Magical Phobia Treatments
By Alan B. Densky, CH
Imagine a life controlled by fear and anxiety, where every movement is scrutinized and even the smallest decision is agonized over. Hours are spent examining daily tasks or situations that most people endure easily. According to the National Institute of Health, approximately 40 million adults in the United States who suffer from anxiety disorders live this kind of existence.
Concordantly, about 18 percent of Americans have some form of a panic disorder, obsessive-compulsive disorder, generalized anxiety disorder or phobias, such as a social phobia, agoraphobia, or a specific phobia, which embody common fears of things like elevators, heights or germs.
Are you among them? Many people aren't sure how to tell if their natural concerns have morphed into a phobia. A phobia is classified as an irrational fear or dread. When someone encounters a phobia trigger, they may become panicked with increased heart rate and respiration. Commonly, they may begin to feel a choking sensation or their palms get clammy. They might also hear ringing in their ears and find they are unable to focus on their surroundings.
Like any unpleasant sensation, people will go to great lengths to avoid the experiences, things or settings that cause them. If a person has a social phobia, they will evade people, or if it is a common phobia, such as spiders or coffins, people who have a phobia will seek to elude those triggers.
The anxiety disorder phobia can be one of the most complicated to solve because subsequent issues often result from the anxiety phobia relationship, such as depression or substance abuse. In fact, the majority of people who suffer from one anxiety disorder often develop other anxiety disorders.
Though it can be helpful to visit with a mental health professional to diagnose your phobia and understand the cause of it, the most important step is entering into treatment for the anxiety and phobia. There are several therapies for effectively easing a phobia, including drugs, talk therapy, systematic desensitization, hypnotherapy, and Neuro-Linguistic Programming.
Normally, drugs for anxiety and phobia treatment include sedatives, which actually worsen the problem because they do not address the fundamental cause of the phobia. Other mental health professionals prefer to use talk therapy; however, for some people even just talking about their phobia can trigger a panic attack.
Traditional hypnosis—which is simply helping the subject attain a deeply relaxed alpha state of mind and offering post-hypnotic suggestions can be very effective if the person is open to it. However, many people with phobias find it hard to believe that they can feel peaceful and confident when they are faced with the situation that causes their anxiety and related phobia.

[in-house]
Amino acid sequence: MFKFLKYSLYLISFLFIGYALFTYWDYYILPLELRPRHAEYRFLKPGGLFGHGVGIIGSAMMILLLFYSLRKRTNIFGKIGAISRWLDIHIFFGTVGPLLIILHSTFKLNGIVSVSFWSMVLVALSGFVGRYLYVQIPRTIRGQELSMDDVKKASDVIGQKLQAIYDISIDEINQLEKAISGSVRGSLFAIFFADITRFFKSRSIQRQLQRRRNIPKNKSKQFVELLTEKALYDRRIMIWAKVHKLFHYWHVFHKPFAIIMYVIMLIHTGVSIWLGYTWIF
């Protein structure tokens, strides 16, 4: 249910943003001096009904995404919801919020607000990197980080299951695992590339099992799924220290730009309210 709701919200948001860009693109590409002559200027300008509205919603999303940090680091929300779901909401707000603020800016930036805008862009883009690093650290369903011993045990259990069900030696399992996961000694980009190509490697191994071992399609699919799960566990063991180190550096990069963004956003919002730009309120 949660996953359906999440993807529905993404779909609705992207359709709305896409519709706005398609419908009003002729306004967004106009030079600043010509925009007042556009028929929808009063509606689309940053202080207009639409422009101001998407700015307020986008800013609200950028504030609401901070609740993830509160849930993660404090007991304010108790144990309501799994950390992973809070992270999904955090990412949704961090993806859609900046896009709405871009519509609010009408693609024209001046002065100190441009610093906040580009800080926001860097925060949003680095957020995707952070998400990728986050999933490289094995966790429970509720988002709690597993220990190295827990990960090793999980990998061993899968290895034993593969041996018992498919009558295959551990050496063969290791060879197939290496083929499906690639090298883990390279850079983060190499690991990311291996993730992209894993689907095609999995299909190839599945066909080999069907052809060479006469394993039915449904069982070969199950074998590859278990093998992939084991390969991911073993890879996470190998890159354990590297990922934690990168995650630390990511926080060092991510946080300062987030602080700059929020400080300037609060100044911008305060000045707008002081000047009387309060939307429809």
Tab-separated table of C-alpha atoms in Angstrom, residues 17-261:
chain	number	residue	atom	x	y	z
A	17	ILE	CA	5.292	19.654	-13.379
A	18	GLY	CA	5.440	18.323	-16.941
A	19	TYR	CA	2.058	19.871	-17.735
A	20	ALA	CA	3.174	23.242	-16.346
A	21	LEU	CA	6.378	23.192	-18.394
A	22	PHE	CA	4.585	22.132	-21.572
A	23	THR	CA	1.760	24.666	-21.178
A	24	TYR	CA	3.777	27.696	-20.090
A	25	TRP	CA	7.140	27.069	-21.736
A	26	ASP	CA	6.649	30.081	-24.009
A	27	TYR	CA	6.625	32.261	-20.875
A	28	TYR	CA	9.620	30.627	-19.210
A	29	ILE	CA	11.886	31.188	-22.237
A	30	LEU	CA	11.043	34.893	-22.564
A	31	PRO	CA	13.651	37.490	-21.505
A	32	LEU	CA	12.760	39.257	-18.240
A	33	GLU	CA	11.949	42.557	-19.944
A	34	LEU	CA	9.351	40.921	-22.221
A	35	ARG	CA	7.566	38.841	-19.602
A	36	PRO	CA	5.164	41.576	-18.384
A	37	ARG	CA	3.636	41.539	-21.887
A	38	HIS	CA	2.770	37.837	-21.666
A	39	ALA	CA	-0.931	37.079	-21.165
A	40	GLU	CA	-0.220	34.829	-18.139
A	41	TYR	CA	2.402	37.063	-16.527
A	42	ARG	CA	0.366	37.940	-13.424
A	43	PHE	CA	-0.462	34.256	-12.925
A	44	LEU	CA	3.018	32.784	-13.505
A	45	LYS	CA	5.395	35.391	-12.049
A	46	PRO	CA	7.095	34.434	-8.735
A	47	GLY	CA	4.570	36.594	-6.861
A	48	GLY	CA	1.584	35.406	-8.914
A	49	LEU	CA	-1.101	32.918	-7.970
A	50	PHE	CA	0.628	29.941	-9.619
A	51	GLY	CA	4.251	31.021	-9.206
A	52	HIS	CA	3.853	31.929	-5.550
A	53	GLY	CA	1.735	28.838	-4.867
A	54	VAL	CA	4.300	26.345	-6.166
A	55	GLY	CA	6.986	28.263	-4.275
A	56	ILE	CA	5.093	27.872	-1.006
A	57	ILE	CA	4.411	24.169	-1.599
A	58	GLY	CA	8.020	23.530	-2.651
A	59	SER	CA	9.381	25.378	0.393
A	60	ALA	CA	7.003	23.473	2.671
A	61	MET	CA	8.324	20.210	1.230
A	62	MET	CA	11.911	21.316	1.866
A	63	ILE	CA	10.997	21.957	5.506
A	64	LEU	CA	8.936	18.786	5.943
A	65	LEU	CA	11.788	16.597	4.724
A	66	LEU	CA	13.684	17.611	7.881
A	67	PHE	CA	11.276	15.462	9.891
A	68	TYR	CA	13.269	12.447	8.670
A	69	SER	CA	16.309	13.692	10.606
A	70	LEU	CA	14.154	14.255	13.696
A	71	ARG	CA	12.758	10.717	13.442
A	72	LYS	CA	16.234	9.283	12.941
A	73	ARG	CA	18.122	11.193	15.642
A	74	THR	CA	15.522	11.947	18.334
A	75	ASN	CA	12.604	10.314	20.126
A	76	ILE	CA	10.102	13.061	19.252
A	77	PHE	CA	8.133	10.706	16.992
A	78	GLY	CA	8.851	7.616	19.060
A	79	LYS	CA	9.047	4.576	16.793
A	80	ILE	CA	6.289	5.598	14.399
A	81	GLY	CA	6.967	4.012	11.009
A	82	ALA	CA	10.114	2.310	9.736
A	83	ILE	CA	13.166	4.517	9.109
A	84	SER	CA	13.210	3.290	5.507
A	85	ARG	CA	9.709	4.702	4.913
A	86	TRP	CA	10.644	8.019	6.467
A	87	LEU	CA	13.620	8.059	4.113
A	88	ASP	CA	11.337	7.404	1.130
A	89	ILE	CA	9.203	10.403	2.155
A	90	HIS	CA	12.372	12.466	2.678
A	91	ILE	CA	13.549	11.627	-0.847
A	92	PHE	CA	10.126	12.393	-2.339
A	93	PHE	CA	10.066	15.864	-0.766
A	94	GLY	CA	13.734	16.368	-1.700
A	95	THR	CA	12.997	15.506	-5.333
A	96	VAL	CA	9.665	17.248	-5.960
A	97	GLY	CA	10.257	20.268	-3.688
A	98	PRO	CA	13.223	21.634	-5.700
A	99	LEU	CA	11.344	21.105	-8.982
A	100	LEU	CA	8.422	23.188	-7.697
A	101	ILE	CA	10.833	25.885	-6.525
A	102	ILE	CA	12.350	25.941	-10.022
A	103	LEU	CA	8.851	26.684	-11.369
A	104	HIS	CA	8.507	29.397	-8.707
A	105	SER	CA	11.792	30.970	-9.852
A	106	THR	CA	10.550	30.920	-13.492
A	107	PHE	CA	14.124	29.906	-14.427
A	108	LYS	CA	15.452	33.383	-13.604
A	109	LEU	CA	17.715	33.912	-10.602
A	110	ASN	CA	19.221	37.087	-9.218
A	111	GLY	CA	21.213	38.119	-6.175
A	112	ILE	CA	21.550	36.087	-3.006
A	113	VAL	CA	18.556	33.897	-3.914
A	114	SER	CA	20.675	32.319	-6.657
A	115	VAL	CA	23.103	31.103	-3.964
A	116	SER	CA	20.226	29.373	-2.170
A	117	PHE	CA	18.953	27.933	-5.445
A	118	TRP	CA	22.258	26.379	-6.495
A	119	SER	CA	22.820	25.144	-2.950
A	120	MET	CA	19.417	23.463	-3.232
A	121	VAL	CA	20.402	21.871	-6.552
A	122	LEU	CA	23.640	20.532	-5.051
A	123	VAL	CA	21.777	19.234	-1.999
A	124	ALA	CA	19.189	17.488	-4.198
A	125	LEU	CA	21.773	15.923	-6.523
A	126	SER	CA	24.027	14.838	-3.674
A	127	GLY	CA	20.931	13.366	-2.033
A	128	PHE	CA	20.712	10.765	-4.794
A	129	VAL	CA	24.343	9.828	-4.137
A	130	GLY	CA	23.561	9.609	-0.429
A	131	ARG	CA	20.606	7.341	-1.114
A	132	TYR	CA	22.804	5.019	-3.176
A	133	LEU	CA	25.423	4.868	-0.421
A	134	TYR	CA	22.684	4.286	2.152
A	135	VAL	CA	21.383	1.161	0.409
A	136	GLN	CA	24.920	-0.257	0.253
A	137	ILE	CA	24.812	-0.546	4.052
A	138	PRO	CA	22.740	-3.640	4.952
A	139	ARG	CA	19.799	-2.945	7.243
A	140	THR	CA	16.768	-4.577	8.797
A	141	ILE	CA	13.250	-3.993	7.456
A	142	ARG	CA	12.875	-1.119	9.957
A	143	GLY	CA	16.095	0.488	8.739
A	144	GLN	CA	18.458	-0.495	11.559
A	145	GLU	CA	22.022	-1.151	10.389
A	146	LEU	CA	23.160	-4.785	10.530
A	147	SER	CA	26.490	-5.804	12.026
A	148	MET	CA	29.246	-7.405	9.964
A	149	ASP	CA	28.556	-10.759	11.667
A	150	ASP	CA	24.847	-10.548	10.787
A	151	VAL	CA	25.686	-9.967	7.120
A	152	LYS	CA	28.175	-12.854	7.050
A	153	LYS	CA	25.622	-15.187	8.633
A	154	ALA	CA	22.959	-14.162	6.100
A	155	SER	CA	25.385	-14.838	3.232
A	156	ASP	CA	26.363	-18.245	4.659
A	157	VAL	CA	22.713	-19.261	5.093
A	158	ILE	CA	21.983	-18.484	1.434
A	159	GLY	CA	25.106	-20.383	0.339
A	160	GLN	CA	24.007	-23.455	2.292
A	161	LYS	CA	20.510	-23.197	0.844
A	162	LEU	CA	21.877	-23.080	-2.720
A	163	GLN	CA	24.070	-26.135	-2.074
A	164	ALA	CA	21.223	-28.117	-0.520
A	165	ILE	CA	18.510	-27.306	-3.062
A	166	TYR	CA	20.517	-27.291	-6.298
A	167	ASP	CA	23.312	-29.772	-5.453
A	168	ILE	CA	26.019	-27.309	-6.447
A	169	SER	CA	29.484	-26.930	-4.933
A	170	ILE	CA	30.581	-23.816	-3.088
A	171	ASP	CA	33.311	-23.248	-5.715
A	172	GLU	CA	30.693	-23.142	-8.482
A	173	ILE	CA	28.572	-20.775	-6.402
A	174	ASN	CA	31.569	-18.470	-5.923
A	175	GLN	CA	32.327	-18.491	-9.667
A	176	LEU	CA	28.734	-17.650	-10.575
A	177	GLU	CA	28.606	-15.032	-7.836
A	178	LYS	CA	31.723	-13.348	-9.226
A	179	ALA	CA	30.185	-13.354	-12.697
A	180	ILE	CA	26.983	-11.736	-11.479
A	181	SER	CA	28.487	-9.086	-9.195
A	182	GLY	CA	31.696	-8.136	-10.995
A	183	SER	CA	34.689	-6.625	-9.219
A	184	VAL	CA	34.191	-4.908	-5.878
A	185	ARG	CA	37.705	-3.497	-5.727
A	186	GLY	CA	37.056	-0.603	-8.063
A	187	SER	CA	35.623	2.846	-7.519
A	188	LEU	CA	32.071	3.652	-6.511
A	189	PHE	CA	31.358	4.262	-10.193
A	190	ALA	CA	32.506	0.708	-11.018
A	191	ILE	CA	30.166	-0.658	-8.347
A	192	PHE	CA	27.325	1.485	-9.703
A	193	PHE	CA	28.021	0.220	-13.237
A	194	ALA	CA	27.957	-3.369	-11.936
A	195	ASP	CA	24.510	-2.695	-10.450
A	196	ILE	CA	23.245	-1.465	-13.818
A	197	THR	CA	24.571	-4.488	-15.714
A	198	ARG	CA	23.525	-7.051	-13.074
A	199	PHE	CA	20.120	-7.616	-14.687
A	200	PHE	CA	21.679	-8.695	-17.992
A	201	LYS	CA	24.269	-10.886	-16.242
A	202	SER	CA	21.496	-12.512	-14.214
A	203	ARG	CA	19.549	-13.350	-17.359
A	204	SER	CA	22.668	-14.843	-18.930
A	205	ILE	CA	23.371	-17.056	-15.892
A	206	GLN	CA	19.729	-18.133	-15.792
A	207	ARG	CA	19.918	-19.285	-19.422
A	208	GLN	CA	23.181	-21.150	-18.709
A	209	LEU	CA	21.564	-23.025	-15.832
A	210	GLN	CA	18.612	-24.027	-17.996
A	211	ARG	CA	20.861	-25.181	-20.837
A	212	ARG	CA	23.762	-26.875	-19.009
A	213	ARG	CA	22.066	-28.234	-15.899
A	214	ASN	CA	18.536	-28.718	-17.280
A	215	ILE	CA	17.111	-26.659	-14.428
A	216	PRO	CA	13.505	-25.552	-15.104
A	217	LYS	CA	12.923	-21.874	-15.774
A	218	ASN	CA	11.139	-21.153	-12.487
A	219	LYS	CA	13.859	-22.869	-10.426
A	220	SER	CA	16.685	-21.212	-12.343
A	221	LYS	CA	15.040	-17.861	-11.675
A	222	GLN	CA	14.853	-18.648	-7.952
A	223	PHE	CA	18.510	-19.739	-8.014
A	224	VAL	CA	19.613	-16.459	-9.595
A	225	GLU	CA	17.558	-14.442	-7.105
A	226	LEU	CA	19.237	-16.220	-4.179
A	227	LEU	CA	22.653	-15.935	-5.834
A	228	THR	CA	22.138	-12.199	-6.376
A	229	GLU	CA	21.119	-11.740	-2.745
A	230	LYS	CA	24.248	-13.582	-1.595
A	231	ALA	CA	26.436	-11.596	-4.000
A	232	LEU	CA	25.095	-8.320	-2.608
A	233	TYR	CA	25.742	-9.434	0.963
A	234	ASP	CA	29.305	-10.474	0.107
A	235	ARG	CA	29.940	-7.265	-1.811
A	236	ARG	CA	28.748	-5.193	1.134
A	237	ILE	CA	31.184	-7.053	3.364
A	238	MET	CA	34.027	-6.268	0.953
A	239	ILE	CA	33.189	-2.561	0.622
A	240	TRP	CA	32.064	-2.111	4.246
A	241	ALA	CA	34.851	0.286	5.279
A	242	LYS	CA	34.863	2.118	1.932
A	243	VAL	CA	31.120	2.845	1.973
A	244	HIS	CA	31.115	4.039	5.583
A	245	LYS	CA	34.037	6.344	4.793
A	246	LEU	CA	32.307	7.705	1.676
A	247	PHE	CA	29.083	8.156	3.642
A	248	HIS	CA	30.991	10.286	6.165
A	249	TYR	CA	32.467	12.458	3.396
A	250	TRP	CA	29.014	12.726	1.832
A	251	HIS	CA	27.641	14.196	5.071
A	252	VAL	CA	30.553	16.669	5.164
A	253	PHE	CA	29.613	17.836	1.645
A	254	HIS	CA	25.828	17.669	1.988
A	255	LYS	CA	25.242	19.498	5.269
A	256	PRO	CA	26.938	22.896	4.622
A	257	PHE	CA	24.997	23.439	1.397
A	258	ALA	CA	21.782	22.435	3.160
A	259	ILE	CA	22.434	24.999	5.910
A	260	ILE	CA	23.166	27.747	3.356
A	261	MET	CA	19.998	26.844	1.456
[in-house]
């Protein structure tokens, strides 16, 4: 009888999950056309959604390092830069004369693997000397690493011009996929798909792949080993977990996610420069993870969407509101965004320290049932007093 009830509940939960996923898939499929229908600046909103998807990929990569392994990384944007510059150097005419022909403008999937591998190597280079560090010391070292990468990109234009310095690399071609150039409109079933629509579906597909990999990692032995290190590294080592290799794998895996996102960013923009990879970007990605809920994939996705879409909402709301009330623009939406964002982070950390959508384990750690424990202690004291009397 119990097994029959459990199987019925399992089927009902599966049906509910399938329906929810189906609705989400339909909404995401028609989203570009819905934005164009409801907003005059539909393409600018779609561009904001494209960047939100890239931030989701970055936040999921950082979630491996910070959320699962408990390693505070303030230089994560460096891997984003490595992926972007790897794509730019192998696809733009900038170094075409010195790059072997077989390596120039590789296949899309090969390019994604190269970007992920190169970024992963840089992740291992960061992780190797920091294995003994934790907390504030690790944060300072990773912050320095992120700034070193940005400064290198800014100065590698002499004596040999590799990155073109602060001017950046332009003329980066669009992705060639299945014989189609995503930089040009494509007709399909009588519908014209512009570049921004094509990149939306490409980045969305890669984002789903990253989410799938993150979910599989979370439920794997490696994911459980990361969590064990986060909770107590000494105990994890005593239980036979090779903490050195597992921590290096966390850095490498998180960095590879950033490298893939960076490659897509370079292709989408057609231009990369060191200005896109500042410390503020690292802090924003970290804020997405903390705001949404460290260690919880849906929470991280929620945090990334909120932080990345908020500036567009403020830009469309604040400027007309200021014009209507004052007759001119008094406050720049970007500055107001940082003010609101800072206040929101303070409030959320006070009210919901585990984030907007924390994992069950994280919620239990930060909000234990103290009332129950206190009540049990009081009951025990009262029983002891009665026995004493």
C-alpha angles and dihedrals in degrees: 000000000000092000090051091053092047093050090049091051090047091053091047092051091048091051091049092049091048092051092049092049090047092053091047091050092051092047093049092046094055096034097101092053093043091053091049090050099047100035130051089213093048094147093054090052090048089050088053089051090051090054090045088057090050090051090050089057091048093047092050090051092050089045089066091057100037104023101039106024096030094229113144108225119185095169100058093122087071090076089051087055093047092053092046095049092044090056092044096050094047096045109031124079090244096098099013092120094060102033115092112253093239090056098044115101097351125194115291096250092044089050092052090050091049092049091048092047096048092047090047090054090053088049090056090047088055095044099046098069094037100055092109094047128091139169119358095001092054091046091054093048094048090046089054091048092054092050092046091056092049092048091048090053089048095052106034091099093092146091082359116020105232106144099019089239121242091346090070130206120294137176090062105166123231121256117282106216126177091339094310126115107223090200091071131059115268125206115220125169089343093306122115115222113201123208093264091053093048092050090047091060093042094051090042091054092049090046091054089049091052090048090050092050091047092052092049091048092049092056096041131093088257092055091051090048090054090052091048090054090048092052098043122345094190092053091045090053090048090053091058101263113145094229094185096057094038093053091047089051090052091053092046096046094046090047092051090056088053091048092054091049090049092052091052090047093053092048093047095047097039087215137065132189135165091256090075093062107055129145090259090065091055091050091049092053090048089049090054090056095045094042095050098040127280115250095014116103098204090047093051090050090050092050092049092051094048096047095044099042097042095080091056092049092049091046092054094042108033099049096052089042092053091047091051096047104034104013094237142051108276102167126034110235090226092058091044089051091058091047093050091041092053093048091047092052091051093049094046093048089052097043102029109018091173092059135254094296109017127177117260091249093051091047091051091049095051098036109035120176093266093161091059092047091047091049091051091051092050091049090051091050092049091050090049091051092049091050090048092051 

Given the challenges and even setbacks of other types of treatment for phobias, systematic desensitization can be an effective treatment. It is a procedure that gradually desensitizes a person to the trigger that causes the anxiety disorder phobia and resulting panic attacks.
Here is an example: A person wants to overcome a phobia of dogs, she is asked to first sit and think about a dog until she is comfortable with the image. Then, she is given a picture of a dog to view. Perhaps she progresses to holding a stuffed dog and so on until she is able to be in the presence of a canine without the panic symptoms—possibly even pet it.
The key point is that, after each step, the client acknowledges that nothing terrible occurred and she is absolutely okay. If at any time she feels fear or panic, the therapist asks her to revert to the previous step until she has regained a sense of security.
Fortunately, there is a way to make this process less painful and frightening: Systematic desensitization can be performed while the client is a relaxed state of hypnosis. While in a relaxed hypnotic trance, the client mentally performs the same actions, but she actually feels very peaceful as she visualizes herself feeling relaxed and comfortable in the anxiety provoking situation.
Just like live systematic desensitization that occurs without the benefit of hypnosis, if she experiences any anxiety regarding her phobia, she is instructed to step back to the previous step. The only drawback is that this method usually requires a lot of time to trigger relief from a phobia.
The fastest and most effective way to eliminate a phobia is a Neuro-Linguistic Programming technique called a Visual / Kinesthetic Disassociation. It often cures the client of a long-term phobia in just one session. The technique actually programs the client to disassociate, or mentally step outside of themselves at the point that they would normally begin their anxiety attack. The process literally separates the subjective feelings from the mental images that cause the panic attack in the first place.
CONCLUSION: While any phobia treatment that someone undertakes will require work and commitment, systematic desensitization coupled with hypnosis can offer an effective cure. But the NLP Visual / Kinesthetic Disassociation can offer an answer that almost seems magical by allowing the client to overcome the phobia quickly with significantly less—perhaps even no—discomfort or panic.
©2007 By Alan B. Densky, CH.
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